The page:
Run by Effort Instead of Pace

One of the most effective coaching tools I’ve used is teaching athletes how to tune into their bodies and run by effort instead of pace. I began emphasising this more when GPS gadgets became mainstream and runners were looking to the devices rather than their bodies for feedback. By focusing on your body’s cues you are instantly connected to your greatest asset: your inner GPS.The body knows effort, not pace, and when we only follow numbers, we can undertrain or overtrain. GPS watches and apps provide useful information, but it’s most useful for evaluating your performance after you finish your run.

The problem with training by pace is that so many variables affect it. Your easy pace can quickly turn moderate to hard in the wind, heat, snow, or ice; after a sleepless night; or when you’re sick or menstruating. This is also true on race day. If you preselect a pace to follow, it may be too slow or too fast based on the conditions, the course, and other variables.
When you let go of running by numbers and begin to follow your body, you are better positioned to perform your best.I use a three-color zone system that helps athletes learn how to pace themselves by their breathing rate and how they feel.

We run aerobically or in what I call the Yellow Zone for our easy runs, recovery runs, and long runs. Running at this effort allows us to run for a long time, improves our fat-burning enzymes, and isn’t very stressful on the body.

The Orange Zone is a step up from Yellow and hovers around the lactate threshold (redline), the point at which we shift from using more fat for energy to using more glycogen. We run in this zone during workouts like tempo runs and long intervals to raise the redline, which helps us run faster at easier efforts.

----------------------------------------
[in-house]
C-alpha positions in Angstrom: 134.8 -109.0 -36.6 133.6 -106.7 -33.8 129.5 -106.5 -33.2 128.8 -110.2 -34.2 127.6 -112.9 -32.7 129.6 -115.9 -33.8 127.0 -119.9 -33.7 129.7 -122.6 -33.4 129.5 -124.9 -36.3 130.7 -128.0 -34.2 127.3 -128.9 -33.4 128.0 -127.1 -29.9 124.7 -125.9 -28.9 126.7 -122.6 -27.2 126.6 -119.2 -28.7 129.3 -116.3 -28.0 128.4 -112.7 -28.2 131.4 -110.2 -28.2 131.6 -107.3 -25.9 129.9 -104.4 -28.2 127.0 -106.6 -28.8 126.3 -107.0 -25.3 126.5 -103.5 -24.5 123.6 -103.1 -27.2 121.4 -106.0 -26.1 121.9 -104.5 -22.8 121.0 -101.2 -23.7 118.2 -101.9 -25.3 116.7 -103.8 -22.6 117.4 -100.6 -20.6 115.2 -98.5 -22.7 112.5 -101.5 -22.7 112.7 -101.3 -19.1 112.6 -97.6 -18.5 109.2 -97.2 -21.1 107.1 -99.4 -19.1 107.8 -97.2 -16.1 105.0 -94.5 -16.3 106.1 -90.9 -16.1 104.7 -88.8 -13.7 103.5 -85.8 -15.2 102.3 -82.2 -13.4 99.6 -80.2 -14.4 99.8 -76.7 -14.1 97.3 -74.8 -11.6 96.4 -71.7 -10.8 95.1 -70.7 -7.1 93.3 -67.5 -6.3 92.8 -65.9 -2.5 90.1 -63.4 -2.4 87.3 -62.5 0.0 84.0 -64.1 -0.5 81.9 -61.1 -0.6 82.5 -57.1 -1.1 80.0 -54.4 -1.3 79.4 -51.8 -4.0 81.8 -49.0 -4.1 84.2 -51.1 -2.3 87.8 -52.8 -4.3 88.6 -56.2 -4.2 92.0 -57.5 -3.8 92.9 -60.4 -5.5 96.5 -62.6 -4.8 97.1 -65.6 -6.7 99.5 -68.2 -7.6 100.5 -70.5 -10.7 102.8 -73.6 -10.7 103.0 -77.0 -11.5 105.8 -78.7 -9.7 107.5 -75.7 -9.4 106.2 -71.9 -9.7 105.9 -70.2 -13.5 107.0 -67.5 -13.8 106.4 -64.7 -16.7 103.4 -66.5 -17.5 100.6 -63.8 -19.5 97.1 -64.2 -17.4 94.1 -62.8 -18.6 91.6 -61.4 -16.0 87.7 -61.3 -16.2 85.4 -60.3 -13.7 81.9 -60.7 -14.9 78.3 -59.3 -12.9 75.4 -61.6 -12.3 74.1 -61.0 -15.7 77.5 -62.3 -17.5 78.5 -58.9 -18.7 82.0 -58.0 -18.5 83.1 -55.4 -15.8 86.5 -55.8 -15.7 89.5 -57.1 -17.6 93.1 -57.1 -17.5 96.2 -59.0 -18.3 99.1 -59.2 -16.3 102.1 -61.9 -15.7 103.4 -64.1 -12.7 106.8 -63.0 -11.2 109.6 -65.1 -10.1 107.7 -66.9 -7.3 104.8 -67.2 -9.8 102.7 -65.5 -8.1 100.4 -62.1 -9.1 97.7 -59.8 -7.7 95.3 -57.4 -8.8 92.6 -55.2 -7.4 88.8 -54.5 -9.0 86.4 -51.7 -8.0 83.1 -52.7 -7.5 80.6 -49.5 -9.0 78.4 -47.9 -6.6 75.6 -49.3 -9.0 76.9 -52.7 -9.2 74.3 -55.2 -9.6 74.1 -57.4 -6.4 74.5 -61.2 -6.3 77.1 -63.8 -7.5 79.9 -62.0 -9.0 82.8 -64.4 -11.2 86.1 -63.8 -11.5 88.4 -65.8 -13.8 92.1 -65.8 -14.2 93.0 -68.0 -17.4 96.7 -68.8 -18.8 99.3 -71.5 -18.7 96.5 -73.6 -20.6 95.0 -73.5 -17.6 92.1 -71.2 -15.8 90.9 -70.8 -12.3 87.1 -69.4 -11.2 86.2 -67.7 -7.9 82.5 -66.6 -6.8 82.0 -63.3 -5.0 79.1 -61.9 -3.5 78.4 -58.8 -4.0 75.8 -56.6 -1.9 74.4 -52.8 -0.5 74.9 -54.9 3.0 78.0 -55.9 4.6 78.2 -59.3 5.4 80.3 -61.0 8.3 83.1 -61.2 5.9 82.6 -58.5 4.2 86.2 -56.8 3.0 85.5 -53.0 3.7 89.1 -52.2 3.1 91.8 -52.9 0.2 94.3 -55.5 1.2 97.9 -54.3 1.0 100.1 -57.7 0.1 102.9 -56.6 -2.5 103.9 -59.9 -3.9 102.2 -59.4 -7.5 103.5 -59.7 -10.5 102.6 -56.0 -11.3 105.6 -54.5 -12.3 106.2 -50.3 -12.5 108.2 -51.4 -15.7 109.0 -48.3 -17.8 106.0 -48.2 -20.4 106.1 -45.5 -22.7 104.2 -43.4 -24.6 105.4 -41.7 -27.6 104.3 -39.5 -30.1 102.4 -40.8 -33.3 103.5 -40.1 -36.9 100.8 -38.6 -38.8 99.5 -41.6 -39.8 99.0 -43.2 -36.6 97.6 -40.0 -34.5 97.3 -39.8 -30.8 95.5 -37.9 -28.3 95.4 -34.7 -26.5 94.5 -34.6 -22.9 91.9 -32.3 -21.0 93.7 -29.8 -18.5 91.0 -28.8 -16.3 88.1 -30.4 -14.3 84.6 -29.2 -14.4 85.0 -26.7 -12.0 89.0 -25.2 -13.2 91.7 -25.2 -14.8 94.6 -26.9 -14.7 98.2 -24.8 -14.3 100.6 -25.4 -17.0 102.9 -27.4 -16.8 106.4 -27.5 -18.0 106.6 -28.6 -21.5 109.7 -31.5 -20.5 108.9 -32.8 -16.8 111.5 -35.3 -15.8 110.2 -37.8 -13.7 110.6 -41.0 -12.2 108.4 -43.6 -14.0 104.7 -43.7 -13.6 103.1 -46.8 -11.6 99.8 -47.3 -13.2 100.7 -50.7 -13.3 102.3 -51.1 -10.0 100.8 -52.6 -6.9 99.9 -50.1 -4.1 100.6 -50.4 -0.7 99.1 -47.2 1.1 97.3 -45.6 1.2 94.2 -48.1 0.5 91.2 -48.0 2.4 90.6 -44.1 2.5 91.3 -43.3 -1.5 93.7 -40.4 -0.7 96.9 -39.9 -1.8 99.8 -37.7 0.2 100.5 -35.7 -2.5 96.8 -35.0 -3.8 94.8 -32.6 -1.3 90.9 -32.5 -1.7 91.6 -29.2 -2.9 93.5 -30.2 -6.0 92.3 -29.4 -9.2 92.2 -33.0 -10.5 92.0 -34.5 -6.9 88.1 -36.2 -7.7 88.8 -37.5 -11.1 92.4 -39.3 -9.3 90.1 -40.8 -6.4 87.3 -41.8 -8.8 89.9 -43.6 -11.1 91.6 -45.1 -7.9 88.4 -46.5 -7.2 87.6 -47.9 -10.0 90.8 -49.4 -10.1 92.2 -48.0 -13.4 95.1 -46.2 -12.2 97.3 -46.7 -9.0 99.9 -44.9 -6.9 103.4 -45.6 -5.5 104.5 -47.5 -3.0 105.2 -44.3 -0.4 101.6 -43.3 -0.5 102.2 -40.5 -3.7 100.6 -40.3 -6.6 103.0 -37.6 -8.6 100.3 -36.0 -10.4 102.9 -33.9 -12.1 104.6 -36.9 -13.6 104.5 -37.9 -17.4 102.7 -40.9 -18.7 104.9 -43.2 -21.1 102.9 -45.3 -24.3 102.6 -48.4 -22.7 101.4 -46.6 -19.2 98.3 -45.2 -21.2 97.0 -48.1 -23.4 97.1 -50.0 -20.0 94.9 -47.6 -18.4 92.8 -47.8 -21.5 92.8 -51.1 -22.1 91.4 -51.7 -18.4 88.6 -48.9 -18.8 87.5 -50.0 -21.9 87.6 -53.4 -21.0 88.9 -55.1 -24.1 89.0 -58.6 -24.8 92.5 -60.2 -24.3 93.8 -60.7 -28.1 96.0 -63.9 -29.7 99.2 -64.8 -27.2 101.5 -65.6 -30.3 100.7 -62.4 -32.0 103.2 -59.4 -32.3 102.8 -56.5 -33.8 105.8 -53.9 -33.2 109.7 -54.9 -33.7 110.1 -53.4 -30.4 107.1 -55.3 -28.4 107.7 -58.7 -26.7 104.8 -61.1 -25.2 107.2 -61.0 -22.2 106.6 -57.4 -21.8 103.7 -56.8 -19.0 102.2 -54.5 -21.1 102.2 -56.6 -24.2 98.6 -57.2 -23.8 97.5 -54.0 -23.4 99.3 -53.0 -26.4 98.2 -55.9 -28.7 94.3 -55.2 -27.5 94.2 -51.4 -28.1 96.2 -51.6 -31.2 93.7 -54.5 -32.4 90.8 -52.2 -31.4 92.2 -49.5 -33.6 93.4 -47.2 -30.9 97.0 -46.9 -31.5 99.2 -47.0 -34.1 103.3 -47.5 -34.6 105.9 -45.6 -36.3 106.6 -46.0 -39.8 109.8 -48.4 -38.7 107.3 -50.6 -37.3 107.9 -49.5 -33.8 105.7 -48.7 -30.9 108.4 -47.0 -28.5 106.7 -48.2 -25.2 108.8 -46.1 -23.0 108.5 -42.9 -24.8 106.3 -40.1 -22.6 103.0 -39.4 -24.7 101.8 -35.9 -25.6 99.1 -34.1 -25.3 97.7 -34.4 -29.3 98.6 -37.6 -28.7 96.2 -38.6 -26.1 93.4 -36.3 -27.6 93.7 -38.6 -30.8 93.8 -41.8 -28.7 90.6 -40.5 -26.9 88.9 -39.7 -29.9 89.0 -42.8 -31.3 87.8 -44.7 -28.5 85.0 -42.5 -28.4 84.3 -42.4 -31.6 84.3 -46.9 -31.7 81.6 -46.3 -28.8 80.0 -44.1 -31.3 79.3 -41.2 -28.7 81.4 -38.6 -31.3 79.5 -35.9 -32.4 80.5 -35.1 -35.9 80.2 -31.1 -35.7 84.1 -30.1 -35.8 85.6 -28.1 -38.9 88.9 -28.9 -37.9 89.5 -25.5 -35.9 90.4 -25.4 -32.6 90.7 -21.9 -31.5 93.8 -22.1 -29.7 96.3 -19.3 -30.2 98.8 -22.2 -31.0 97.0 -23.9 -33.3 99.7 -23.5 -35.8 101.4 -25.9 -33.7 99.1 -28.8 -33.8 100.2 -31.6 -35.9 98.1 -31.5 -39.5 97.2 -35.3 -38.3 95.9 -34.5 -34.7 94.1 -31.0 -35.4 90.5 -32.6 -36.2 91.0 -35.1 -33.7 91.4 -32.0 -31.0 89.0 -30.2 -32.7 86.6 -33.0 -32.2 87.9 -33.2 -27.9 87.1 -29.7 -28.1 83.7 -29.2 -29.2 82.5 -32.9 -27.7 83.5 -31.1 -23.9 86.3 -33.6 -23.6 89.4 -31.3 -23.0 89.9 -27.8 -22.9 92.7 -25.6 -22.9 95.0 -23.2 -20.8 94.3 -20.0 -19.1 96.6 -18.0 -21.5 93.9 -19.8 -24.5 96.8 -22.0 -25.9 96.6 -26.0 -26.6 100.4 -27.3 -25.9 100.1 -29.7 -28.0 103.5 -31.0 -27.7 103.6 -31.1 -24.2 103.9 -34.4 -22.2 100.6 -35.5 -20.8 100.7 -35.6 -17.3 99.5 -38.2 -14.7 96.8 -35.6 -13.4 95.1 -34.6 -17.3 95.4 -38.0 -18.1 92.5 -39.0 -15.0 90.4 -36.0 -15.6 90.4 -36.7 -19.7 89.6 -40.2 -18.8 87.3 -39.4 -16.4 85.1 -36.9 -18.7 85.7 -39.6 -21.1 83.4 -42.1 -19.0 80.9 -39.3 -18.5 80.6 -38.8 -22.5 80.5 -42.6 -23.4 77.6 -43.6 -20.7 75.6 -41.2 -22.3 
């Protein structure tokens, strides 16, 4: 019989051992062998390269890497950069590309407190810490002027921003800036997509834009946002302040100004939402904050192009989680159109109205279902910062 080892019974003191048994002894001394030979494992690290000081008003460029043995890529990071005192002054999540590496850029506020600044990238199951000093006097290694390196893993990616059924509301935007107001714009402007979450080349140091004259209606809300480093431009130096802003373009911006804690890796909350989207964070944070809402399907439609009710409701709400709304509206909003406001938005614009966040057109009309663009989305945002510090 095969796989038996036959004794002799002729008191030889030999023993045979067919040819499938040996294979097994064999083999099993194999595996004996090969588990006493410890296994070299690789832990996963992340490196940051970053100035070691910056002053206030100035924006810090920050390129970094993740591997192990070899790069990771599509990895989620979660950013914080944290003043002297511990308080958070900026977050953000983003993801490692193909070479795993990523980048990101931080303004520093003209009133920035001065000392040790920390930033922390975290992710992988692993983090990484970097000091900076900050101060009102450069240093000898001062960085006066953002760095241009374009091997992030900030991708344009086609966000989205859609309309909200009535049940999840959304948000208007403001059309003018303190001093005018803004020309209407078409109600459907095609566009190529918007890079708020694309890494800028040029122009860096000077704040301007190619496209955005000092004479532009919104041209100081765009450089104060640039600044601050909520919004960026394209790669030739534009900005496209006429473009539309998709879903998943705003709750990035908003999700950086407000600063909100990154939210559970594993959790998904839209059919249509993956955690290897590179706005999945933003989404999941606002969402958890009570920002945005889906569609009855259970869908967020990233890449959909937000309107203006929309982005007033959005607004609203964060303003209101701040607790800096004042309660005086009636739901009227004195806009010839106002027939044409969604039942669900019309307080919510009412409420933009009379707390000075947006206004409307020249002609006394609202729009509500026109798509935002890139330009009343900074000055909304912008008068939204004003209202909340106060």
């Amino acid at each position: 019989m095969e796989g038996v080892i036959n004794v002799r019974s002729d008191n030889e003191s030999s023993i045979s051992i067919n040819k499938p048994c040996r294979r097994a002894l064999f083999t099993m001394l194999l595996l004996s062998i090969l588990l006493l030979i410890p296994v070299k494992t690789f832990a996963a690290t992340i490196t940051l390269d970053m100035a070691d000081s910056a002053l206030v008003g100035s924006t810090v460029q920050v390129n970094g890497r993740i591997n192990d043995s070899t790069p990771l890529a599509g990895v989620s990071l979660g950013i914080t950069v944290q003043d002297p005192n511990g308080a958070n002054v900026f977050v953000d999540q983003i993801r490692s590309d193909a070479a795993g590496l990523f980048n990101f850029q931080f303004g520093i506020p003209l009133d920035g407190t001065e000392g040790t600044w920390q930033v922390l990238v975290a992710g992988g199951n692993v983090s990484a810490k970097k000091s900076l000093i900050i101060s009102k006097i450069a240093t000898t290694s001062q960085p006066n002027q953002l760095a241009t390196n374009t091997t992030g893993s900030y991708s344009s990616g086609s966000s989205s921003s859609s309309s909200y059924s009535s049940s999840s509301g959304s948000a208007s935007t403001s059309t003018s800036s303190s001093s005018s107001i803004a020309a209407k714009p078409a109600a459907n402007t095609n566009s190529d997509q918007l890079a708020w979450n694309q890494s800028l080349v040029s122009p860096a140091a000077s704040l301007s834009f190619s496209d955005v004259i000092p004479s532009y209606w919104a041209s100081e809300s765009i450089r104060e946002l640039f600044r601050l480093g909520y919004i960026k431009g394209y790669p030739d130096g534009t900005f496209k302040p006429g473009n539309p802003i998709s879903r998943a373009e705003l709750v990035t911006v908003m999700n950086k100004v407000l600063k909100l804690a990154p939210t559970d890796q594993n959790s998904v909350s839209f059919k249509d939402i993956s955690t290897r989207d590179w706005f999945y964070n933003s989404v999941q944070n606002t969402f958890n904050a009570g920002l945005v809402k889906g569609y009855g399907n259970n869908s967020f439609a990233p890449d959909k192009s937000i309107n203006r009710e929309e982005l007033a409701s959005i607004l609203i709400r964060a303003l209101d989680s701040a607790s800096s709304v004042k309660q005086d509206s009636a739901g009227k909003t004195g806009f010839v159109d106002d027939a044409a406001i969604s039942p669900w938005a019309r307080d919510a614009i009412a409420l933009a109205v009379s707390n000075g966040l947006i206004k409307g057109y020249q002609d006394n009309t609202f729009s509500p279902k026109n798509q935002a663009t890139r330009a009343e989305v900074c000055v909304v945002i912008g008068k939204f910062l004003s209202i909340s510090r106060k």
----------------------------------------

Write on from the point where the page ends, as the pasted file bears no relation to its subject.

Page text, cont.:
When you cross over the redline, you run into the Red Zone, or the effort level that is flat-out hard, well outside your comfort zone. This is the effort where we run intervals, hill repeats, and any high-intensity workout. Training in this zone will improve fitness and speed and boost your metabolism for hours post-workout.

When you follow your body’s response on any given day, you will always train at the optimal effort level, which helps you work out harder, recover more efficiently, and make faster progress.

It takes time to learn how to pace by feel, but the benefits are plentiful. I’ve had runners take minutes off personal records, get back to running after nagging injuries, and rekindle their joy for running again. It all starts with tuning out the numbers and tuning into your body.

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